This article was first posted on 20th November 2017.

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One comment

  • York Lo

    Additional info on Orient Glass:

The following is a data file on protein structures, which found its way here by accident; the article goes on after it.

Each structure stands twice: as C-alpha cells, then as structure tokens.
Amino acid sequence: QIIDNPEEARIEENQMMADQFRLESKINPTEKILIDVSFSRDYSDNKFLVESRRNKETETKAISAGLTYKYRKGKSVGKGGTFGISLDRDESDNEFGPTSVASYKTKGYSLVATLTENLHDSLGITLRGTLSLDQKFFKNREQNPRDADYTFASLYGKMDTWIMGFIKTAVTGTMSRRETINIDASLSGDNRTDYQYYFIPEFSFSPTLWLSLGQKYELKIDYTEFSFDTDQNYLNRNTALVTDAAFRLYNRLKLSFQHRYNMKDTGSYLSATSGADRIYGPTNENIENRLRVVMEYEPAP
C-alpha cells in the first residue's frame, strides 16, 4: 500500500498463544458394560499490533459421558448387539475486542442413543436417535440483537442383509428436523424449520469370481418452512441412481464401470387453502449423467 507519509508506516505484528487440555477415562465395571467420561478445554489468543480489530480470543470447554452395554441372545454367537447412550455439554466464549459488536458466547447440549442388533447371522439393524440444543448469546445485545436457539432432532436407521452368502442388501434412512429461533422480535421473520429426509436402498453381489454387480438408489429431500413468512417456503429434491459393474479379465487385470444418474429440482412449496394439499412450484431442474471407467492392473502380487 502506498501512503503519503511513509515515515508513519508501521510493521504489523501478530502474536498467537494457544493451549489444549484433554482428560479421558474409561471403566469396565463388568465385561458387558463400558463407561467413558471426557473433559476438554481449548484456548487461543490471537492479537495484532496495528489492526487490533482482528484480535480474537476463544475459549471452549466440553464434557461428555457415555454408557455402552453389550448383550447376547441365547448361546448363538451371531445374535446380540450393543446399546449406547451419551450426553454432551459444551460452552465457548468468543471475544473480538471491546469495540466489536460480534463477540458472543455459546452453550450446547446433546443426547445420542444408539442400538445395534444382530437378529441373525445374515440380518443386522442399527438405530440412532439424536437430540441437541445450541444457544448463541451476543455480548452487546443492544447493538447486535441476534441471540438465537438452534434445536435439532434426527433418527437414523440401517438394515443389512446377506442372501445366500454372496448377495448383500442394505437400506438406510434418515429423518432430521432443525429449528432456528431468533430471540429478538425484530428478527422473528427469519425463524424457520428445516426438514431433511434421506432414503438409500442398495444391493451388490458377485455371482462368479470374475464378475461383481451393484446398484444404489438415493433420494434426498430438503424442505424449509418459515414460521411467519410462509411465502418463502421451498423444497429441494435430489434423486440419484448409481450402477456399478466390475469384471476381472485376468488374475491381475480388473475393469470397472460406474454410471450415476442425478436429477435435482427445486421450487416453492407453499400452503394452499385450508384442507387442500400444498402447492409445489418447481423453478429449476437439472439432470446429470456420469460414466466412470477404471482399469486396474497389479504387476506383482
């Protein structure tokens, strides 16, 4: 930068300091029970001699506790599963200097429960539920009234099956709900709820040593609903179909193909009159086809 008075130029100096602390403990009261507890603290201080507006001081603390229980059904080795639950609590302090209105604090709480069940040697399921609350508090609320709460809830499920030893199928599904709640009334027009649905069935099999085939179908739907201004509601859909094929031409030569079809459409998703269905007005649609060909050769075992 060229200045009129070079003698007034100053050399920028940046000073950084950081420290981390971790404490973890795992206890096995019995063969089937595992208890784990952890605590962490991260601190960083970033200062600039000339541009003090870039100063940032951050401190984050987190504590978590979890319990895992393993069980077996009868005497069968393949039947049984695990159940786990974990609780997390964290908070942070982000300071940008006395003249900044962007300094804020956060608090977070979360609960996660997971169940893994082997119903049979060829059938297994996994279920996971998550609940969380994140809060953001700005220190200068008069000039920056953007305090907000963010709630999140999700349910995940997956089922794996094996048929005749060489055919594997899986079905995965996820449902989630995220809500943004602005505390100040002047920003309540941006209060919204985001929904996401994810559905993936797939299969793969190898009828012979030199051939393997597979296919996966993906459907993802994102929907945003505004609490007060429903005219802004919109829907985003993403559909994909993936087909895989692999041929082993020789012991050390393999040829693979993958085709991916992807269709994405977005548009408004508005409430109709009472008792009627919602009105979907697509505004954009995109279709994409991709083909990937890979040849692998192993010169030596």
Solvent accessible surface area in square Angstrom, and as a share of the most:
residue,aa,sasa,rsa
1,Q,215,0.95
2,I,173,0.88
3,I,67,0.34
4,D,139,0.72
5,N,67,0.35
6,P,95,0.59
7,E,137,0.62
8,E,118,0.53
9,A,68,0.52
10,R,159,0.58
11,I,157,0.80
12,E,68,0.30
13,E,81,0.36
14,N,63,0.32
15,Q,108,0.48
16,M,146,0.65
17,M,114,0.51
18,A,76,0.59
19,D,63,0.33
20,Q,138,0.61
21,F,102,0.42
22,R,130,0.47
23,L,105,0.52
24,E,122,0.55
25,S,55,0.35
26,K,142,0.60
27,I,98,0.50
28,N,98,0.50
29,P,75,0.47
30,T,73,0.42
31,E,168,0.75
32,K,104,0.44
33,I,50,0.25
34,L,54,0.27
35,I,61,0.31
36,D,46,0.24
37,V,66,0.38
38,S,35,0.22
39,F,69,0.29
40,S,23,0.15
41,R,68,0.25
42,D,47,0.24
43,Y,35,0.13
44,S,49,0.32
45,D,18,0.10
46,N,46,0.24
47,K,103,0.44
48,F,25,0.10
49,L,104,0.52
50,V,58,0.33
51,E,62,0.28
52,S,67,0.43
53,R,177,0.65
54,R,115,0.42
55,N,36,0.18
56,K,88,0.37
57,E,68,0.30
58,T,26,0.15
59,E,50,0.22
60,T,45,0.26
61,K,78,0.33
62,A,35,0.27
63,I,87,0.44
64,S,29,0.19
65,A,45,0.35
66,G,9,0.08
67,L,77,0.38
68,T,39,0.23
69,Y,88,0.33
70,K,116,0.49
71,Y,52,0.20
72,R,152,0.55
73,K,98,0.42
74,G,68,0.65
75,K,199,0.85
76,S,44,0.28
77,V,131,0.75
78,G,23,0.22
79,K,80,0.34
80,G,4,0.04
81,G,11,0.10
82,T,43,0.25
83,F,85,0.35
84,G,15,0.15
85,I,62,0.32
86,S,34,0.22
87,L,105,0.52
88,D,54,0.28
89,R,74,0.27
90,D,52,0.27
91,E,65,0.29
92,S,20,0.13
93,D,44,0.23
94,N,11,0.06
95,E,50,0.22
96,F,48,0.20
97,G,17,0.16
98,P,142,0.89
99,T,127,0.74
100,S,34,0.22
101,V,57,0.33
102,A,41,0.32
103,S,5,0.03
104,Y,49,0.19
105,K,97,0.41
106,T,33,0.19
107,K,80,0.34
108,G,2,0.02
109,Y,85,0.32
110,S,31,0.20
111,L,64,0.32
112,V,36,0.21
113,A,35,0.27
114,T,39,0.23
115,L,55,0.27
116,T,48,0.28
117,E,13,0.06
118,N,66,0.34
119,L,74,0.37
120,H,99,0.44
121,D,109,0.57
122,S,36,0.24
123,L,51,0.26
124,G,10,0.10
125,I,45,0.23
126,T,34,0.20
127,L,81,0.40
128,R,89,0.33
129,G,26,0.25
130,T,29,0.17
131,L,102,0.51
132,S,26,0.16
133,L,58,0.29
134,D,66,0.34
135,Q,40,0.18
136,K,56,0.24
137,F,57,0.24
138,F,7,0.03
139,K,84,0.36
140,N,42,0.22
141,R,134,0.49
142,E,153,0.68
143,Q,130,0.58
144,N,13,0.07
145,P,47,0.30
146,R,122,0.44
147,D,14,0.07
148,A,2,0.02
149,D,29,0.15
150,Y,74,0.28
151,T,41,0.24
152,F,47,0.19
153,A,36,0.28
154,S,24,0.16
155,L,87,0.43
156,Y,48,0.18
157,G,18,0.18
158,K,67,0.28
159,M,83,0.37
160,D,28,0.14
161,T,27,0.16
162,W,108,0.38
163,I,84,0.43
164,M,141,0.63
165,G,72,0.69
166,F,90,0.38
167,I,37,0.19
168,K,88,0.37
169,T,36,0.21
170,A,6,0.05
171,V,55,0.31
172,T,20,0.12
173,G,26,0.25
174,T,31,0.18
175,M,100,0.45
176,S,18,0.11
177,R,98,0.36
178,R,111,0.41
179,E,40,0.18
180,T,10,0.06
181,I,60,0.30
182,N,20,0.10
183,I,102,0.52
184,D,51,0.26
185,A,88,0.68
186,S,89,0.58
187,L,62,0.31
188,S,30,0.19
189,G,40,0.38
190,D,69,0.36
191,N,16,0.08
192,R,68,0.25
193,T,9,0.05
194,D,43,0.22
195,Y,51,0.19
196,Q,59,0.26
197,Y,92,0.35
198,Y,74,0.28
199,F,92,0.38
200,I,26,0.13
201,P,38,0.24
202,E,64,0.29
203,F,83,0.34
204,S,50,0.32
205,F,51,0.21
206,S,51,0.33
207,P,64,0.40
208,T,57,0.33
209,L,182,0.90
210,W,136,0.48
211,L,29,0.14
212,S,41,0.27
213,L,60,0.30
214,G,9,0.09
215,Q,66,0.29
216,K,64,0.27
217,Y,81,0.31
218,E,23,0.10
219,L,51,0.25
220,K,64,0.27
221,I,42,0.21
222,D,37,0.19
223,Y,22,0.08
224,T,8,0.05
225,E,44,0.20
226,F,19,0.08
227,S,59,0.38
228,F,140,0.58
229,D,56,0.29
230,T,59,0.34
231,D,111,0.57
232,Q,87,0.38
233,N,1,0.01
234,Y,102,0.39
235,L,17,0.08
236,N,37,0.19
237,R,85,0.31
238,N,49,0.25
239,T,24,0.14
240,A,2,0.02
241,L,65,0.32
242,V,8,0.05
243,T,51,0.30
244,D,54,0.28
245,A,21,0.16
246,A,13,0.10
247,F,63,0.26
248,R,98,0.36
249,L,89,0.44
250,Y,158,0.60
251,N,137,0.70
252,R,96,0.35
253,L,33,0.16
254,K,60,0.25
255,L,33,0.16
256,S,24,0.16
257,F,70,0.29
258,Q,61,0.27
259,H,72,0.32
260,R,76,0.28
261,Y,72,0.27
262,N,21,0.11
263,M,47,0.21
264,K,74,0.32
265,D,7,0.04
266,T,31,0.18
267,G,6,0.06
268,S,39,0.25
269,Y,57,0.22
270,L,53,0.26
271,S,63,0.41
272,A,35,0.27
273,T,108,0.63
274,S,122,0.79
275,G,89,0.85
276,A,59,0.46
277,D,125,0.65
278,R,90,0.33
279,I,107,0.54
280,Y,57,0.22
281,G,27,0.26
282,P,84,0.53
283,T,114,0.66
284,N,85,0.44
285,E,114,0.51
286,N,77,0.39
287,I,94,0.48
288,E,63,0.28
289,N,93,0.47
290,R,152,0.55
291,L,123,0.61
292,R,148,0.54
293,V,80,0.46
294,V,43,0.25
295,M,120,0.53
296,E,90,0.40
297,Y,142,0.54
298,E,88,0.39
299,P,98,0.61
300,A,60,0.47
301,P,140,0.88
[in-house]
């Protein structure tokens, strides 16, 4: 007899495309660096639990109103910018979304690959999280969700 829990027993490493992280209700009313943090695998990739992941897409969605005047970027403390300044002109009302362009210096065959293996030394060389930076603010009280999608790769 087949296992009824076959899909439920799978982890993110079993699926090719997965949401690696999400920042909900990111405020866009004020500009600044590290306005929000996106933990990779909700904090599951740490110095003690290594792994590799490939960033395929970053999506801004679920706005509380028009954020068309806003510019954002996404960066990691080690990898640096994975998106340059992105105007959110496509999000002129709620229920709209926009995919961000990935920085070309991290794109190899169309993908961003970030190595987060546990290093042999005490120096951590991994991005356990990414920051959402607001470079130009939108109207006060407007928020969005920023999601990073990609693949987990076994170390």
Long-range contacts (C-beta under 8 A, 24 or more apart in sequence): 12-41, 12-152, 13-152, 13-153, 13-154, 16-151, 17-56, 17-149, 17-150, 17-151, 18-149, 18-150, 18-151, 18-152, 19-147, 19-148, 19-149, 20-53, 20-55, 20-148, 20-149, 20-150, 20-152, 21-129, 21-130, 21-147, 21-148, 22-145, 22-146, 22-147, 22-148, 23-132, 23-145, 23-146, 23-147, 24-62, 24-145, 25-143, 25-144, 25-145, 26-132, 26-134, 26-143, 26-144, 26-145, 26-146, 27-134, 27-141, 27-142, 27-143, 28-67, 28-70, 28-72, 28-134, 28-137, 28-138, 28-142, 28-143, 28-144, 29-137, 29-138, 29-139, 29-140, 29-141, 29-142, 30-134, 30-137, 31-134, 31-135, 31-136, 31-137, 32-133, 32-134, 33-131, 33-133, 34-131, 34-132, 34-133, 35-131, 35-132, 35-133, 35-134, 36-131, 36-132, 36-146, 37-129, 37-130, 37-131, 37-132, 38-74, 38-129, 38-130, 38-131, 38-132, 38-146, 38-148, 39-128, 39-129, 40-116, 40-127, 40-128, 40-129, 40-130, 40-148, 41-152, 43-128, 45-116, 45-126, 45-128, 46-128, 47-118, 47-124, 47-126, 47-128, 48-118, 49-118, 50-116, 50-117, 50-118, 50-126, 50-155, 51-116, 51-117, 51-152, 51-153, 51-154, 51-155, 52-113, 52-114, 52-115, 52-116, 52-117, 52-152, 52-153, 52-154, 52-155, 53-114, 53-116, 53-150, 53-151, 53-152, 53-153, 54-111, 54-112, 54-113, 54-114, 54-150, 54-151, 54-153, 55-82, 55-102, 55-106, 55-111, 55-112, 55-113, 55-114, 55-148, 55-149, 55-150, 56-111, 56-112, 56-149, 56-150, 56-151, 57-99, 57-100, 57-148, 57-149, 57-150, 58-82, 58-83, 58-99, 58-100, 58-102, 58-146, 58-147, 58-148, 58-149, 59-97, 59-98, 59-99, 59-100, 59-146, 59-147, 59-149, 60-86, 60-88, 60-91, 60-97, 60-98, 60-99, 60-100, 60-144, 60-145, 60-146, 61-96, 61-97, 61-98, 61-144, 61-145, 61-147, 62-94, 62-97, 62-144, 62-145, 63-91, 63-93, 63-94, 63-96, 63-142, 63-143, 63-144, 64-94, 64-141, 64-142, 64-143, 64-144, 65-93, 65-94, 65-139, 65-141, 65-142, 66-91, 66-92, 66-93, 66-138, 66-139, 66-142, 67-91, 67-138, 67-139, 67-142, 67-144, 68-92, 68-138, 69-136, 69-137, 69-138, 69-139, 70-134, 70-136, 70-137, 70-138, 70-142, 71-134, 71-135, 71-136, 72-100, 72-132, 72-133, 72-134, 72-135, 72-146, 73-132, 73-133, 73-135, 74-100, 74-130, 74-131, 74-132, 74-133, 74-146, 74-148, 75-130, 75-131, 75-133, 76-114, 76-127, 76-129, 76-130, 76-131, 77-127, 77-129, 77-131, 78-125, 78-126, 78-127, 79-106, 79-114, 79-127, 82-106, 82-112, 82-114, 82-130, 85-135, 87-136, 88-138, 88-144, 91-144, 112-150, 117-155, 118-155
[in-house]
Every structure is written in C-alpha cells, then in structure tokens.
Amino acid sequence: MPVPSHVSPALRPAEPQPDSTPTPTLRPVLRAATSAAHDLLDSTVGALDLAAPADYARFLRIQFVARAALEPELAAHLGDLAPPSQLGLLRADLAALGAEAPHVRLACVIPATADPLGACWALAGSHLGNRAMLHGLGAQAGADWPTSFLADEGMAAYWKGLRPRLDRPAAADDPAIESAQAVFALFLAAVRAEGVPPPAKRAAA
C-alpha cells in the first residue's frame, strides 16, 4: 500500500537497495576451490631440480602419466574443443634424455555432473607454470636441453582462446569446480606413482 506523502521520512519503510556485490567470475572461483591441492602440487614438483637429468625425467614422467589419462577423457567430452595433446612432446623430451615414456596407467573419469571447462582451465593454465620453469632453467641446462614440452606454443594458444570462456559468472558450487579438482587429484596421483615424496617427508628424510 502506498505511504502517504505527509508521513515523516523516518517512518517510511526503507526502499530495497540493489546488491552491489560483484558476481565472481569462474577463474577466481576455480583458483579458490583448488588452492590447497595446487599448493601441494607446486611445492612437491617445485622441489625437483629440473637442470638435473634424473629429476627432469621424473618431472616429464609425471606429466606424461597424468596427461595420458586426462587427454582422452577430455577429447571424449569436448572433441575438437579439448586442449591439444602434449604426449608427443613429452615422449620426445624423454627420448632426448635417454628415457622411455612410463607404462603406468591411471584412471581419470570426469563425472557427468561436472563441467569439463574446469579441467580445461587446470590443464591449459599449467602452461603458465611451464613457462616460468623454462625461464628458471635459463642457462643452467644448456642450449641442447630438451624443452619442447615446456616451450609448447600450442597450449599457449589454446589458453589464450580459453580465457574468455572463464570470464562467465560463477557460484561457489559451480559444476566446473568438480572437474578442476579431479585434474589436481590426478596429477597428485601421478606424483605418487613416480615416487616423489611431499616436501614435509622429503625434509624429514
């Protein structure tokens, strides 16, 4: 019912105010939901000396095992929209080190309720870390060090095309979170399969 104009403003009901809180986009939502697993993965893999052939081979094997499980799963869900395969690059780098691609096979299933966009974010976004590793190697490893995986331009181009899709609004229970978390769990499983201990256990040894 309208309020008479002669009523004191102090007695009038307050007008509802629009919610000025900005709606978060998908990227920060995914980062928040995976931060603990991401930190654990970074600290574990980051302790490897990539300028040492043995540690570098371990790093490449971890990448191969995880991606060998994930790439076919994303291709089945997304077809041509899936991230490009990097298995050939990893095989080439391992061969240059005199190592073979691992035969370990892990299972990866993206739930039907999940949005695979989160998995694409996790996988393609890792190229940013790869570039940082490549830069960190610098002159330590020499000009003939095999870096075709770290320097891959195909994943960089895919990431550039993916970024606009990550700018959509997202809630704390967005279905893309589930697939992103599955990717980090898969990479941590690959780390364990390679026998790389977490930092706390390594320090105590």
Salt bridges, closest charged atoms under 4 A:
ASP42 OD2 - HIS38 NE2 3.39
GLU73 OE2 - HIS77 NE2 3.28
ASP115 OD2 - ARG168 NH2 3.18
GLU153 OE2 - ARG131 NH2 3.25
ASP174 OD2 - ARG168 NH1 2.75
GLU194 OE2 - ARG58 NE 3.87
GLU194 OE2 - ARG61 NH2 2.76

Orient Glass traced its roots to Central Chemical Glass Factory (中央化学玻璃厂), the first manufacturer of chemical glassware (e.g. beakers used in laboratories) in China founded in Shanghai in 1934. Its founder Wang Hsing-sheng (王幸生, 1904-1974) was the son of a Ningbonese merchant in Kobe and his Japanese wife. After graduation from Kwansui Gakuin University in 1932, Wang founded Central with the financial support of his father and leading academics such as Ta Tung University founder and chemist Tsao Hui-chung and the famous educator Tsai Yuan-pei. With the aspirations to become the Pyrex of China, the firm managed to produce high quality glassware which was used by leading firms such as Yung Lee Chemical and was sold throughout China and Southeast Asia. During the War, production was suspended and harassed by KMT government after the War due to his Japanese heritage, Wang relocated to HK in 1945 where he established Orient Glass with Siao Sam-peng covered in the article. When the KMT regime collapsed in 1949, Wang returned to China where he established New China Glass Factory (新中国玻璃厂) in Shenyang in 1950. In 1951, he and his lieutenant Chen Kung-hing (陈公庆) moved the equipment of Orient Glass from HK to Taiyuan in Shanxi province where they established Chung Yuan Glass Factory (中元玻璃厂) at the recommendation of economics czar Chen Yun. Wang died during the Cultural Revolution but New China and Chung Yuan continue to this day.